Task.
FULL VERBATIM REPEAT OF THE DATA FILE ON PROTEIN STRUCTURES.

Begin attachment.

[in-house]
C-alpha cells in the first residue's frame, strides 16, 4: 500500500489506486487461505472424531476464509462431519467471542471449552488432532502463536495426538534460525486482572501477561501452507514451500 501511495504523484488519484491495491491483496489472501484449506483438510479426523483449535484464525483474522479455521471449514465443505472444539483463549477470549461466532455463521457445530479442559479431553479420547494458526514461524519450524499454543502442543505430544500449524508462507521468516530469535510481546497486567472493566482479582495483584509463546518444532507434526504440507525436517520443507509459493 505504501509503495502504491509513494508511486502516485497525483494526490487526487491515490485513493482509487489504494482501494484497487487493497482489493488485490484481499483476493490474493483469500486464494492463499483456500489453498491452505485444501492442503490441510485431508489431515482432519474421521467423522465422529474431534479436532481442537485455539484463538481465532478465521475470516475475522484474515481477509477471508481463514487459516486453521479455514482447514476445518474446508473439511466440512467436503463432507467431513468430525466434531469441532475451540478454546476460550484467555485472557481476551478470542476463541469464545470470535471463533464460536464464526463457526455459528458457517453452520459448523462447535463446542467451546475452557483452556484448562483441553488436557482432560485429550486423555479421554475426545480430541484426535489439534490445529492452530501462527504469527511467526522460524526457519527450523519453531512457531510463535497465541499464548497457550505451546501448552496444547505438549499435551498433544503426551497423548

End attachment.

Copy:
[in-house]
C-alpha cells in the first residue's frame, strides 16, 4: 500500500489506486487461505472424531476464509462431519467471542471449552488432532502463536495426538534460525486482572501477561501452507514451500 501511495504523484488519484491495491491483496489472501484449506483438510479426523483449535484464525483474522479455521471449514465443505472444539483463549477470549461466532455463521457445530479442559479431553479420547494458526514461524519450524499454543502442543505430544500449524508462507521468516530469535510481546497486567472493566482479582495483584509463546518444532507434526504440507525436517520443507509459493 505504501509503495502504491509513494508511486502516485497525483494526490487526487491515490485513493482509487489504494482501494484497487487493497482489493488485490484481499483476493490474493483469500486464494492463499483456500489453498491452505485444501492442503490441510485431508489431515482432519474421521467423522465422529474431534479436532481442537485455539484463538481465532478465521475470516475475522484474515481477509477471508481463514487459516486453521479455514482447514476445518474446508473439511466440512467436503463432507467431513468430525466434531469441532475451540478454546476460550484467555485472557481476551478470542476463541469464545470470535471463533464460536464464526463457526455459528458457517453452520459448523462447535463446542467451546475452557483452556484448562483441553488436557482432560485429550486423555479421554475426545480430541484426535489439534490445529492452530501462527504469527511467526522460524526457519527450523519453531512457531510463535497465541499464548497457550505451546501448552496444547505438549499435551498433544503426551497423548